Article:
A Rhode Island criminal domestic misdemeanor or felony case is often intertwined with complex issues concerning family law, child custody, child support, visitation, restraining orders, and divorce.
Similarly, a Rhode Island family law case is often intertwined with criminal law issues. In some cases, there are three or more cases proceeding at the same time: a criminal case, a Complaint Protection from Abuse, and a divorce. There also may be a child support case, paternity proceeding, or juvenile proceeding pending. This article applies to misdemeanor criminal charges.
A misdemeanor offense is considered “domestic” if it involves certain family members, a spouse, girlfriend, or boyfriend. An assault, disorderly conduct, larceny, and other criminal charges can all be charged as domestic offenses. Therefore, if there is a domestic violence component to an assault case, the case will be charged as a domestic assault rather than just an assault.
Any offense which is charged as a domestic offense is more serious than the same one charged as a non-domestic offense. Under Rhode Island law, a person who is found guilty of a domestic offense (or who takes a nolo contendere plea to a domestic offence with a sentence of filing, probation, or suspended sentence) must take a batterer’s intervention class.
If found guilty of a domestic offense, or if there is a plea bargain, then a no-contact order will enter automatically. The defendant can also be ordered to pay restitution to the victim, if applicable, and may be ordered to obtain substance abuse or mental health counseling. Failure to attend the batterer’s classes, failure to pay restitution, or failure to attend counseling could be considered a violation of probation, suspended sentence, or a filing.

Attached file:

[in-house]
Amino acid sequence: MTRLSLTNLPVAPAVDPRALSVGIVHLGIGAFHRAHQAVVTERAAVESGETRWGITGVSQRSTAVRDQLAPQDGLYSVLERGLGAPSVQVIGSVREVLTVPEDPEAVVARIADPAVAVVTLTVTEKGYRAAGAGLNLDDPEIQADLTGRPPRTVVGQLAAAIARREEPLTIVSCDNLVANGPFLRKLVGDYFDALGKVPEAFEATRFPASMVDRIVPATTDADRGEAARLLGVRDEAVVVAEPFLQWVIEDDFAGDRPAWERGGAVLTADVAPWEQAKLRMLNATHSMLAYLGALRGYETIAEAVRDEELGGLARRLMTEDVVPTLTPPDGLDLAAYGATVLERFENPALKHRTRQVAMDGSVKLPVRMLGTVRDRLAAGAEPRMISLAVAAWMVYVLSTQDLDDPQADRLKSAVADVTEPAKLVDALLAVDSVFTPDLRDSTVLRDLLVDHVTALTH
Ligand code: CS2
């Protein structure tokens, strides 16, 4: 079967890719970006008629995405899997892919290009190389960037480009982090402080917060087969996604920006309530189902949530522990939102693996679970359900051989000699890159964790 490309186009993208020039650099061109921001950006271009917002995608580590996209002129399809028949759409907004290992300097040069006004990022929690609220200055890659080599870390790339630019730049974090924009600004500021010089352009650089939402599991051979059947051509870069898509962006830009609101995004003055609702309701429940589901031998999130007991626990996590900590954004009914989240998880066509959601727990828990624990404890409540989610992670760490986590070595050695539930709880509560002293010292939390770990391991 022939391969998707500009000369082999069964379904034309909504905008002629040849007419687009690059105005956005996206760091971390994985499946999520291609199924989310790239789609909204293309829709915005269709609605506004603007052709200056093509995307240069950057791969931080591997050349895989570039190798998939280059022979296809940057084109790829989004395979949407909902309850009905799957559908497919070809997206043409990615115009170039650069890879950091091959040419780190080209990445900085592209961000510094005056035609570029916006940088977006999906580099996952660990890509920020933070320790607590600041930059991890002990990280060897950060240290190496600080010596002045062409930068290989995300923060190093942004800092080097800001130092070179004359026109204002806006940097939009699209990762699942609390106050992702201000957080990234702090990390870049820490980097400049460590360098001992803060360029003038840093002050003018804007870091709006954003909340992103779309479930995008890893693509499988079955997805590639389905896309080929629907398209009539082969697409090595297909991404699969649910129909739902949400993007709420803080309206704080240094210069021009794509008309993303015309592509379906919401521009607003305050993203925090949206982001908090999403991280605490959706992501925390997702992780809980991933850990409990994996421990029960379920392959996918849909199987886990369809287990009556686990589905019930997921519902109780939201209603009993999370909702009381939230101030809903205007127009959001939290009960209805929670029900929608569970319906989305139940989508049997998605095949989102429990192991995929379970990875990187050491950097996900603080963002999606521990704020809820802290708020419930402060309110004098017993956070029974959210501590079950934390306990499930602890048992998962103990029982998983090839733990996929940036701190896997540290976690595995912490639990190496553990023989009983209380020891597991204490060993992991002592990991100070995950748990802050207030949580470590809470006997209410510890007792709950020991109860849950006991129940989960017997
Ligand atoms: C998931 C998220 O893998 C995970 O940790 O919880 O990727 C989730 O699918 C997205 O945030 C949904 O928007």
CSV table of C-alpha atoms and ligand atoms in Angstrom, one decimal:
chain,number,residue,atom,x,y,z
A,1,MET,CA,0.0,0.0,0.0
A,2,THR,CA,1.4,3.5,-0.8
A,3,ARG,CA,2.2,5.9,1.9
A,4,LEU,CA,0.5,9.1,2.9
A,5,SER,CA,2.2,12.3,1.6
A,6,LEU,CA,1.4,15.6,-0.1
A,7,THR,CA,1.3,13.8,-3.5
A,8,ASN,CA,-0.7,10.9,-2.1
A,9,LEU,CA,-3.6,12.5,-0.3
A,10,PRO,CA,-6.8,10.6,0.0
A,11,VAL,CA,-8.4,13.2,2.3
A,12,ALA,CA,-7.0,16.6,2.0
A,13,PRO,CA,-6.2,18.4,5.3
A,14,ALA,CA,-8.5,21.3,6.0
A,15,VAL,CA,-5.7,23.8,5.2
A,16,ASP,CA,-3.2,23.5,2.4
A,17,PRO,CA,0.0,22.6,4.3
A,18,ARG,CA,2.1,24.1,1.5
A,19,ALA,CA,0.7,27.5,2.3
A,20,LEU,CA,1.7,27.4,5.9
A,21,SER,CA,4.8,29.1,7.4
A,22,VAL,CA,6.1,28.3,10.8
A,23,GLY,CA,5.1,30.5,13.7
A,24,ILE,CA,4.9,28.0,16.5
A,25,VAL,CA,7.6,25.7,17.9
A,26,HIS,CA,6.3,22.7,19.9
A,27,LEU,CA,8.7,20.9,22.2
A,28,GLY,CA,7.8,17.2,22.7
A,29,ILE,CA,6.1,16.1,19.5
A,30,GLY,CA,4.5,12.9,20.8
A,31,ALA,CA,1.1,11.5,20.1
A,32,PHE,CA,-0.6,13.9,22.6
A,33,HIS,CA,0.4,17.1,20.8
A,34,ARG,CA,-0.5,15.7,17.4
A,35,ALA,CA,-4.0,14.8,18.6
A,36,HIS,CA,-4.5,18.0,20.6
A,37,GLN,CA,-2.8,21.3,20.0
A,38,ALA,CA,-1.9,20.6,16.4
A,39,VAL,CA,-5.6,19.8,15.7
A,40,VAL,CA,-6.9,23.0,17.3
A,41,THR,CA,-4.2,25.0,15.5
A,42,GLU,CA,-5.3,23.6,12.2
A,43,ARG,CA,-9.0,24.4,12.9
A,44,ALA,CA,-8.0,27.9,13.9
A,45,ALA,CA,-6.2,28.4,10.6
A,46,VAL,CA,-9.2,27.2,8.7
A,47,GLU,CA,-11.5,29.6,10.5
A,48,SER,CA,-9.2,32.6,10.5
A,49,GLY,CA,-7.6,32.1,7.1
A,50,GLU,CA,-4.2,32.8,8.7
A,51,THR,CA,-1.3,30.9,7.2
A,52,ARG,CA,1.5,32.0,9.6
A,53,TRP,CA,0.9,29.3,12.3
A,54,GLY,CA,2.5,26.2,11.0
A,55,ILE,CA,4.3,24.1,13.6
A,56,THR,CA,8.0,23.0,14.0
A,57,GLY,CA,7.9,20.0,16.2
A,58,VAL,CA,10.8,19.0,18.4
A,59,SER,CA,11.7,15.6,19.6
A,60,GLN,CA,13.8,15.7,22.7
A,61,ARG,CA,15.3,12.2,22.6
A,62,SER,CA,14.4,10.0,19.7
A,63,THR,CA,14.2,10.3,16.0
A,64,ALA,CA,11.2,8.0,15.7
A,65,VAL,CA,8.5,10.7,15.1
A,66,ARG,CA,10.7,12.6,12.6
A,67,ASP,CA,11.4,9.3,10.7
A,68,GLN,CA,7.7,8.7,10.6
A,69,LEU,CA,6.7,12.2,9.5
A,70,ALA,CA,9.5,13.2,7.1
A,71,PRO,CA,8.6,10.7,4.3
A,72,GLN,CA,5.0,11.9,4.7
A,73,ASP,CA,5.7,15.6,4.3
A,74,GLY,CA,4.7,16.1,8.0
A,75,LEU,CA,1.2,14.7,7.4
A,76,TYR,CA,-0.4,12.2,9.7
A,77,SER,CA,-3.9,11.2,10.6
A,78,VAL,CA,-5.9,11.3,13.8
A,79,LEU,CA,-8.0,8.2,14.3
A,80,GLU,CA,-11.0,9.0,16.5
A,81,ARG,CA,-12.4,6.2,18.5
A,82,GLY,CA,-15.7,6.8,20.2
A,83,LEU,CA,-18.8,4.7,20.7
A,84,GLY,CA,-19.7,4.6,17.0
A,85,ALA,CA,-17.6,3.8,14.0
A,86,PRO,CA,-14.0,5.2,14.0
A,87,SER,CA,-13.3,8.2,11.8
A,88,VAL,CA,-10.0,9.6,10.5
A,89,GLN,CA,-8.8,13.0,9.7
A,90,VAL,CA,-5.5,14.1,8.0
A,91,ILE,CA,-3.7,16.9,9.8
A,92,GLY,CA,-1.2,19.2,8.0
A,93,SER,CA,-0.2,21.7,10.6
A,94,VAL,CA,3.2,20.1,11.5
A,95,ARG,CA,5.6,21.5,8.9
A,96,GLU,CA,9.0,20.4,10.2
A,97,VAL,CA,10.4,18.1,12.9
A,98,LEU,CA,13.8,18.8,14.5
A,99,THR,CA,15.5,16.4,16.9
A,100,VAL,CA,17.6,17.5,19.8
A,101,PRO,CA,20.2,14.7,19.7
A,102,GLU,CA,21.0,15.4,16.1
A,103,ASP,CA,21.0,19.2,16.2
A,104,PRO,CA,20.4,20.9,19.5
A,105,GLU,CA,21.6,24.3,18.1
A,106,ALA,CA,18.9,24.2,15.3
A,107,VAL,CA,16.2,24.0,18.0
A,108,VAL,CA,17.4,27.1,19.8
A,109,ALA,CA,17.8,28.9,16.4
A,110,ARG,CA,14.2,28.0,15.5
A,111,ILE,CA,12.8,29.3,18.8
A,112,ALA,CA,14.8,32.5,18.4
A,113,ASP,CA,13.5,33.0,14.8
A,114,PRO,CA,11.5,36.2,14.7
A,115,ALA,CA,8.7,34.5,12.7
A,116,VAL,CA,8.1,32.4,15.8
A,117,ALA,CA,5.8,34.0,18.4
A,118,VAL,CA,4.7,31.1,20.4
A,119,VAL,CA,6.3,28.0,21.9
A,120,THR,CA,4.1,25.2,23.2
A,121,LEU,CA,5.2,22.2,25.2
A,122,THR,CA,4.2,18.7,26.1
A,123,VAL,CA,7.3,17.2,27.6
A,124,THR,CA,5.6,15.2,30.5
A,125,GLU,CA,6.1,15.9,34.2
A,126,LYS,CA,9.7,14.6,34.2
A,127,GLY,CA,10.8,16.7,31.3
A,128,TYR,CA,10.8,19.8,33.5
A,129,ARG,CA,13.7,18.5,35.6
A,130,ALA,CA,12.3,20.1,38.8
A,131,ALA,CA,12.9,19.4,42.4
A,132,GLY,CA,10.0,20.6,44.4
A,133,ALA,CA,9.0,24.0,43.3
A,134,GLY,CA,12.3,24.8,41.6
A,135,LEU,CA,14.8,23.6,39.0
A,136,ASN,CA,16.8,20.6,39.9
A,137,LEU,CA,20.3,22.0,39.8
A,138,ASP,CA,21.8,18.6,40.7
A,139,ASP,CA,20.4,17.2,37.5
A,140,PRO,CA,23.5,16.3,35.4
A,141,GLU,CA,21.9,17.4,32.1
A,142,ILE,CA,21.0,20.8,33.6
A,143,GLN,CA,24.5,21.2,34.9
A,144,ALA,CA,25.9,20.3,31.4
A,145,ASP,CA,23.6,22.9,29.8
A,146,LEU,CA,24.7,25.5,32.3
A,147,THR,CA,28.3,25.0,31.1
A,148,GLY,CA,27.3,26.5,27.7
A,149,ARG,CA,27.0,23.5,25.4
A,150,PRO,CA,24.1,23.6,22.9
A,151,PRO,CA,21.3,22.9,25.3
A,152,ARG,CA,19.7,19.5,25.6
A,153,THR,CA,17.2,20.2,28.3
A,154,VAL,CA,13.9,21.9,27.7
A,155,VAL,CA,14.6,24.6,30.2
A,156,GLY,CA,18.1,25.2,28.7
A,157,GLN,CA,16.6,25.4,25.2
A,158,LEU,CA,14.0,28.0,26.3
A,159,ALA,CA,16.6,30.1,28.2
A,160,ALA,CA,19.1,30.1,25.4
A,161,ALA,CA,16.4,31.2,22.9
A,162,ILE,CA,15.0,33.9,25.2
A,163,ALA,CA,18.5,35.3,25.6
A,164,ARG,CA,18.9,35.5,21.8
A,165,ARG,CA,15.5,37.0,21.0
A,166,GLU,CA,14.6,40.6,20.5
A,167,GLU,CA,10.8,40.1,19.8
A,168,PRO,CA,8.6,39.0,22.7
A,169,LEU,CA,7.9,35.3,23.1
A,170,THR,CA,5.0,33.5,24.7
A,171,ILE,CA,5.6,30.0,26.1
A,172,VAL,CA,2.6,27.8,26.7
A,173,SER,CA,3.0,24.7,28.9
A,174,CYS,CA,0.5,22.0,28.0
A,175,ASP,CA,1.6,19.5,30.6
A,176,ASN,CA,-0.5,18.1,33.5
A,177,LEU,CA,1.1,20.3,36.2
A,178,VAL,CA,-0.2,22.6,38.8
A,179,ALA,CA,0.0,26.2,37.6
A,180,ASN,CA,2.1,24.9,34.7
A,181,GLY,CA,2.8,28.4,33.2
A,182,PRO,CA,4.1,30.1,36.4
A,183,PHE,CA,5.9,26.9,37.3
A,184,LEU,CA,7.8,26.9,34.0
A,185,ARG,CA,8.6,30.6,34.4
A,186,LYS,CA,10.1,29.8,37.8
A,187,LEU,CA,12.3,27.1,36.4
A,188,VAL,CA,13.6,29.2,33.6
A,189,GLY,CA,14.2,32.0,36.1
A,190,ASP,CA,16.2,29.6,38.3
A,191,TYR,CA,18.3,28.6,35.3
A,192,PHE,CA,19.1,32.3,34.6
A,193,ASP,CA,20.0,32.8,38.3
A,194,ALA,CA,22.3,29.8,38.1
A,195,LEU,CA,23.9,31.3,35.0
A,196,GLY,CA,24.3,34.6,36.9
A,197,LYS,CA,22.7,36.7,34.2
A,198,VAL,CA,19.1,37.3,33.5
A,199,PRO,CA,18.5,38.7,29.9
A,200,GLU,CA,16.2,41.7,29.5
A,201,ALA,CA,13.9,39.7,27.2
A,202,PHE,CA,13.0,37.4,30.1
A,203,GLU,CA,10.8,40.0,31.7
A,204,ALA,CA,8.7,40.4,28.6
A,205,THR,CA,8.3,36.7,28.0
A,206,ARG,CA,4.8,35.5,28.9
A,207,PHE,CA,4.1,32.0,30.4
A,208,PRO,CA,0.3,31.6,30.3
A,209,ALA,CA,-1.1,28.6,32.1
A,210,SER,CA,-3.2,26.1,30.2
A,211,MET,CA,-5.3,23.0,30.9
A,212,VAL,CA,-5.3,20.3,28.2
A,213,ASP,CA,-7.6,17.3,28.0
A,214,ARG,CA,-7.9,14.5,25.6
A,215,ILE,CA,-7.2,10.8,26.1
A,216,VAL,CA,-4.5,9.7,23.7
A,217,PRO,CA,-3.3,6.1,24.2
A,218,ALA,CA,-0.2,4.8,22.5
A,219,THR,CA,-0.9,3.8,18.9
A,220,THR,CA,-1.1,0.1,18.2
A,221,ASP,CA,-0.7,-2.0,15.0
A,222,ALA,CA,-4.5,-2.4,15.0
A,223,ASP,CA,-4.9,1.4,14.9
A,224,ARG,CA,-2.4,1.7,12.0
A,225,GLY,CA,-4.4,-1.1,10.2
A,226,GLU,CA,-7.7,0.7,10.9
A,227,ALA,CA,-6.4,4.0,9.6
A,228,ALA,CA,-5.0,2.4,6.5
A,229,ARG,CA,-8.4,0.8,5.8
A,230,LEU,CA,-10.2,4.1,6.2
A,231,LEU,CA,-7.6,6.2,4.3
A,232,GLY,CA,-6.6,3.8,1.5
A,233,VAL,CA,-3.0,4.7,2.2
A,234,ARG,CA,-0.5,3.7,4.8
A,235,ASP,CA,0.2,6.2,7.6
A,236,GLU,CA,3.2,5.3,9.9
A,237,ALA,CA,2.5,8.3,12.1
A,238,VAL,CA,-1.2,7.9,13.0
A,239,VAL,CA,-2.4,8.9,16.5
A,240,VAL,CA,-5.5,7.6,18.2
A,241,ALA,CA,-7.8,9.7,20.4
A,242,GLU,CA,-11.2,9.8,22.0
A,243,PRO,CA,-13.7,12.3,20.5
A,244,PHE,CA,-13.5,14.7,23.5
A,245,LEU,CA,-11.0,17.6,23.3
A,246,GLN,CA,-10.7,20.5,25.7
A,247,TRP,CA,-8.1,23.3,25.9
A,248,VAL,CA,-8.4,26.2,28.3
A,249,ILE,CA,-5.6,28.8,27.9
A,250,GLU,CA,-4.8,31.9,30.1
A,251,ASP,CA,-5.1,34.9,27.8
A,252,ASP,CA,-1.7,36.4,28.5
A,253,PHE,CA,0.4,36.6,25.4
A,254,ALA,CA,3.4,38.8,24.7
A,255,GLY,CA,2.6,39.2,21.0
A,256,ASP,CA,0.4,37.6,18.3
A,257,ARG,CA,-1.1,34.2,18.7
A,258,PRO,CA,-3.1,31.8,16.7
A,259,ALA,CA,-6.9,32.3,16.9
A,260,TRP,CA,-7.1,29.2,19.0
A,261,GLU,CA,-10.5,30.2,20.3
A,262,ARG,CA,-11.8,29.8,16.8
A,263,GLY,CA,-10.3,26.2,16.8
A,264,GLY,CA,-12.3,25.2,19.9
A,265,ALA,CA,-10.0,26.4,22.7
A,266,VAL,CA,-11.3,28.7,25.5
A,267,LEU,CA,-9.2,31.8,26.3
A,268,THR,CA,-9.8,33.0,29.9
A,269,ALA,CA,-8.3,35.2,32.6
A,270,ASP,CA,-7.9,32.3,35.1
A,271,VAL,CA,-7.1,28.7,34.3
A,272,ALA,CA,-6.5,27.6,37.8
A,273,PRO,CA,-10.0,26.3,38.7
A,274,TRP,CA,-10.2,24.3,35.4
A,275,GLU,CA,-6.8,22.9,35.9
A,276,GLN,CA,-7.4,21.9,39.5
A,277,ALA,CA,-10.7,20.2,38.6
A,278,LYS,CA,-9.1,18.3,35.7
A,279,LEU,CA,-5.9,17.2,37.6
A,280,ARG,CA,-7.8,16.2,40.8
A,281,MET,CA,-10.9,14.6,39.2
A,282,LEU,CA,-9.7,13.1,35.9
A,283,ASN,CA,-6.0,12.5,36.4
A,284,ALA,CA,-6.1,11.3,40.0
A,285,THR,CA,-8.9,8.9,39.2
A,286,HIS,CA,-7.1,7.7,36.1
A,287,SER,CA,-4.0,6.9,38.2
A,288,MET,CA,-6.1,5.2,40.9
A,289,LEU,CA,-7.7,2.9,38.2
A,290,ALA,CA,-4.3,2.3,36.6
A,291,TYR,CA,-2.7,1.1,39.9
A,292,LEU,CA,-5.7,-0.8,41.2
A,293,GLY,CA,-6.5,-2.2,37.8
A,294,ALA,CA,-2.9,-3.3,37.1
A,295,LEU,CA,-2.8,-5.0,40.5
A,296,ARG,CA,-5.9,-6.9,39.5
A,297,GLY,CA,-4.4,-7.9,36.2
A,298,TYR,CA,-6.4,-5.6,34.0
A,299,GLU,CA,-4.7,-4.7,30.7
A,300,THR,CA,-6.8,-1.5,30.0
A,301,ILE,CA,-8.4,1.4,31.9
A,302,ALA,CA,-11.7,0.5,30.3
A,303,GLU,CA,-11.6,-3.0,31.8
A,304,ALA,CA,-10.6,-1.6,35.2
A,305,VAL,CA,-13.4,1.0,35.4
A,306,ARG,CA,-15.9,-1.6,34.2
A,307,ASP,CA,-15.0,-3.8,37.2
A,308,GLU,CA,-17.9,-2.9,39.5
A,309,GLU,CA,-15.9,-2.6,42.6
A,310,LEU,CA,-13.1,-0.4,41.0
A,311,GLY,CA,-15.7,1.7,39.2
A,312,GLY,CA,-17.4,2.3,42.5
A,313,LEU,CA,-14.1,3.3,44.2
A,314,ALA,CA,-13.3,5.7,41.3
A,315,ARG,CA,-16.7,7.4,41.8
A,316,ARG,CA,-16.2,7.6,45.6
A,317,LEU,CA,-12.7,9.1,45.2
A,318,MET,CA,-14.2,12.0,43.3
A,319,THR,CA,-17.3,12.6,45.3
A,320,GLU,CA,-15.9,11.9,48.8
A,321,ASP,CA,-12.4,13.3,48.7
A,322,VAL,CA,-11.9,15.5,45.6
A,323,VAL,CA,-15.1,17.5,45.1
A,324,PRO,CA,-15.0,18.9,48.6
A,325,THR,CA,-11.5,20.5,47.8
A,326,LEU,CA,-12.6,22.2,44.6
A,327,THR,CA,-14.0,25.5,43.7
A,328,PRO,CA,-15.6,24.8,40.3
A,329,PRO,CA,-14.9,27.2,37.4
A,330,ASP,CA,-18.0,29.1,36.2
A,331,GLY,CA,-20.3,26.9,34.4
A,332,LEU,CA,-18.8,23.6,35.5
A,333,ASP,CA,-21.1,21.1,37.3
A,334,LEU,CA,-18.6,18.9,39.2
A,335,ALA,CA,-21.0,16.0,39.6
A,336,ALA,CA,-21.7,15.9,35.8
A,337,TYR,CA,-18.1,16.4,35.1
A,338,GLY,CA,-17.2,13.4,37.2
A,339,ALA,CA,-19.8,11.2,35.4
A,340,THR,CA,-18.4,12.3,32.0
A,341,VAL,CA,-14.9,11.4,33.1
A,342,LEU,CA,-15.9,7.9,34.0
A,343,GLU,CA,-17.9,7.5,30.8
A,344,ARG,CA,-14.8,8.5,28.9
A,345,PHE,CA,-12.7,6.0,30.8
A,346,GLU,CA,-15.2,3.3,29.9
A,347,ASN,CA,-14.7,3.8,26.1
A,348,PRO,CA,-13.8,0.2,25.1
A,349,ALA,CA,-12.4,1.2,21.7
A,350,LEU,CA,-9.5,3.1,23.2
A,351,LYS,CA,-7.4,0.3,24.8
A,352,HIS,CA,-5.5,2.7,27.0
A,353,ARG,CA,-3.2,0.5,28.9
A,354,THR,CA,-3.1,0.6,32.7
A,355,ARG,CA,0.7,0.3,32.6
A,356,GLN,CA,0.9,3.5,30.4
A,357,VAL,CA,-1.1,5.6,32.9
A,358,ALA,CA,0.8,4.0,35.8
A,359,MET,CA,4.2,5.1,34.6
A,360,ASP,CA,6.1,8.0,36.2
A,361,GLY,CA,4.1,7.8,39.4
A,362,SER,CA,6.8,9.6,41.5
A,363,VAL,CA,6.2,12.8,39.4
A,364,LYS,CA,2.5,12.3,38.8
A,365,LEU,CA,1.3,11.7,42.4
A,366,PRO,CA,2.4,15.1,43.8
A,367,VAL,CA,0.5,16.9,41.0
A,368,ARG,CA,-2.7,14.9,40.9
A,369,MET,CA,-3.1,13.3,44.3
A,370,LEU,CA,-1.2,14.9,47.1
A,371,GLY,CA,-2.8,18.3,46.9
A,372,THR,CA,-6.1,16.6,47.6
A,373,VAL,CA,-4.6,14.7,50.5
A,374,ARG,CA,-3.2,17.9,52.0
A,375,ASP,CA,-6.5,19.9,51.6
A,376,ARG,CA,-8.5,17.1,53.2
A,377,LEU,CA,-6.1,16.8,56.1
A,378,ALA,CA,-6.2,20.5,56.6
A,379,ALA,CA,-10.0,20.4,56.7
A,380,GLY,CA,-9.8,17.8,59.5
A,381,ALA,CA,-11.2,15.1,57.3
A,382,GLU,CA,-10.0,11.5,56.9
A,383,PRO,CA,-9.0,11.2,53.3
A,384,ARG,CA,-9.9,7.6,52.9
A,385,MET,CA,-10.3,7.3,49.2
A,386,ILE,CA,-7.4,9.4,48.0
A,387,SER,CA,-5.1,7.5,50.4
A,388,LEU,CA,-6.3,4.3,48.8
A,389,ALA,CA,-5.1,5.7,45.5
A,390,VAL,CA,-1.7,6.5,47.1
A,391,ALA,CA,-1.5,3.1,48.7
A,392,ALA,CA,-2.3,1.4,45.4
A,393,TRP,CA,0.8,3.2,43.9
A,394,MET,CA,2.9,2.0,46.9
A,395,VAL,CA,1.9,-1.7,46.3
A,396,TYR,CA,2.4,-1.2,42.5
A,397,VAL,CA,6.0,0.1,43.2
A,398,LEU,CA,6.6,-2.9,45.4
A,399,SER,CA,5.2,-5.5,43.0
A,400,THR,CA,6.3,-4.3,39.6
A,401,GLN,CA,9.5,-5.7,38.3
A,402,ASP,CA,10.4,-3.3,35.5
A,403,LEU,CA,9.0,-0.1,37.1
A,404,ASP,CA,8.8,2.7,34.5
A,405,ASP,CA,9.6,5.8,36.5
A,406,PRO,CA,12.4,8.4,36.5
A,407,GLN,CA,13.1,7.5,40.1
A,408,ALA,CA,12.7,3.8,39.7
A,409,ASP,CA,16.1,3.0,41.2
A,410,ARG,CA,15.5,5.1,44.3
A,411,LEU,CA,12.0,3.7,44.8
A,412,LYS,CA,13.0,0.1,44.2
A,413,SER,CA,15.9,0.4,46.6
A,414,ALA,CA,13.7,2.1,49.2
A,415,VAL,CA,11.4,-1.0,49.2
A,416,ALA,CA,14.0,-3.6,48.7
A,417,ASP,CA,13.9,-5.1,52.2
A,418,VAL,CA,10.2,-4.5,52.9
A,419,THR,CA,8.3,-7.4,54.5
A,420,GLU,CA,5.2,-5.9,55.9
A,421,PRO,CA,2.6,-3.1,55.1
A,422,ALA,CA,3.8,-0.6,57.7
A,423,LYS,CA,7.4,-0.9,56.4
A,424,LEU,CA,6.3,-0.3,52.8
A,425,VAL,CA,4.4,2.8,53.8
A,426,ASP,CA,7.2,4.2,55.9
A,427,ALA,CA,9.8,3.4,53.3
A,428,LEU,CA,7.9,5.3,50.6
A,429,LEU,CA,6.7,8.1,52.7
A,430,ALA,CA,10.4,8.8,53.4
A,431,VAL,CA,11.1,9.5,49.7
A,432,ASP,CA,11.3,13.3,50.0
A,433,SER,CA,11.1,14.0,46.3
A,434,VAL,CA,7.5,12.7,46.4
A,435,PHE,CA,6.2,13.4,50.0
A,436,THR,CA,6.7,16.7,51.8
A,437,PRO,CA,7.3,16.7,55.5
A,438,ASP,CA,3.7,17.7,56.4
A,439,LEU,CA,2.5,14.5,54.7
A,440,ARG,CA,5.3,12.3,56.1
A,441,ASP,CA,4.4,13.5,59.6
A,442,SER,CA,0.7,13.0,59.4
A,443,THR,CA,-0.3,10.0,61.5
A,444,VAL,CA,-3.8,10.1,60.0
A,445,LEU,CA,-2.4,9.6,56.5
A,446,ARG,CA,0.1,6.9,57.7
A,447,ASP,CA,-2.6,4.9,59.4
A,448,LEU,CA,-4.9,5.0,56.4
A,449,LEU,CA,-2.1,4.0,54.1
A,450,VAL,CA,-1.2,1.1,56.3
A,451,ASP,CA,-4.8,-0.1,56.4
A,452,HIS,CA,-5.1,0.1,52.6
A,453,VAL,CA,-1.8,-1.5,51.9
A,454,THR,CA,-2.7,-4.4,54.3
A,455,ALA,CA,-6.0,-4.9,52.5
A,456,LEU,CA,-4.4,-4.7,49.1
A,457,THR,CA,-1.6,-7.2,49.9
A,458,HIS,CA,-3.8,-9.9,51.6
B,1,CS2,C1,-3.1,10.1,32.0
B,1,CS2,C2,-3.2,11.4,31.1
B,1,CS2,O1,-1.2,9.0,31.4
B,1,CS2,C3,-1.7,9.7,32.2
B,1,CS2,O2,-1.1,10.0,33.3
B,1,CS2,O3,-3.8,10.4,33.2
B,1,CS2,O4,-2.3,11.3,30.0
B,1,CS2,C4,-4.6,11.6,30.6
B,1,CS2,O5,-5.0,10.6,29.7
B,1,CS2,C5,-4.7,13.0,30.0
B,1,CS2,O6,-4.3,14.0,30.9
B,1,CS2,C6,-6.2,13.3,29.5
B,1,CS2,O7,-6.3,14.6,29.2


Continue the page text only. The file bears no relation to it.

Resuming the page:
Moreover, sentencing is usually harsher for domestic cases than for non-domestic offenses. A second conviction for a domestic offense in Rhode Island may lead to jail time, and a third conviction may be charged as a felony.
In Rhode Island, a “no-contact order” means that the defendant cannot have any contact or communication with the victim (the person under the protection of the order.) Contact includes, but is not limited to, letters, emails, text messages, or messages delivered through a third party: the defendant cannot use these or any other methods to contact the victim.
In other words, if a person is under a no-contact order and sees the victim in public, he or she must leave the area immediately and not acknowledge the victim’s existence. A person cannot even say “hi” if the victim happens to walk by on the street.
A person can be arrested under Rhode Island law for violating a no-contact order, even if the victim initiates the contact.
The police cannot drop a no-contact order; only a judge can do so. The victim can attempt to drop the no-contact order at the arraignment. Prior to approaching the judge at the arraignment, the victim must speak with the domestic violence counselor at court. The judge may dismiss the no-contact order at the arraignment if the judge believes it is appropriate to do so.
However, where the alleged abuse is severe or where there is a documented history of abuse, the judge may refuse to drop the no-contact order. The order may not be dropped by the judge if the victim claims to be afraid of the accused.
No. The criminal court won’t get involved in family-related issues, such as child custody, child support, alimony, paternity, relocation out-of-state, equitable division of marital property, visitation, payment of marital bills, payment of mortgage, payment of credit cards, or the disposition of marital property. Those issues are decided by the Rhode Island Family Court, not the District Court.
There are several ways for a defendant to properly obtain his/her personal belongings when a no-contact order is in effect. Personal belongings usually consist of personal property, such as clothing, toiletries, and other personal effects.
The accused can contact the police department where the victim resides and seek to make arrangements to pick up personal belongings. The police will often escort the person to the home.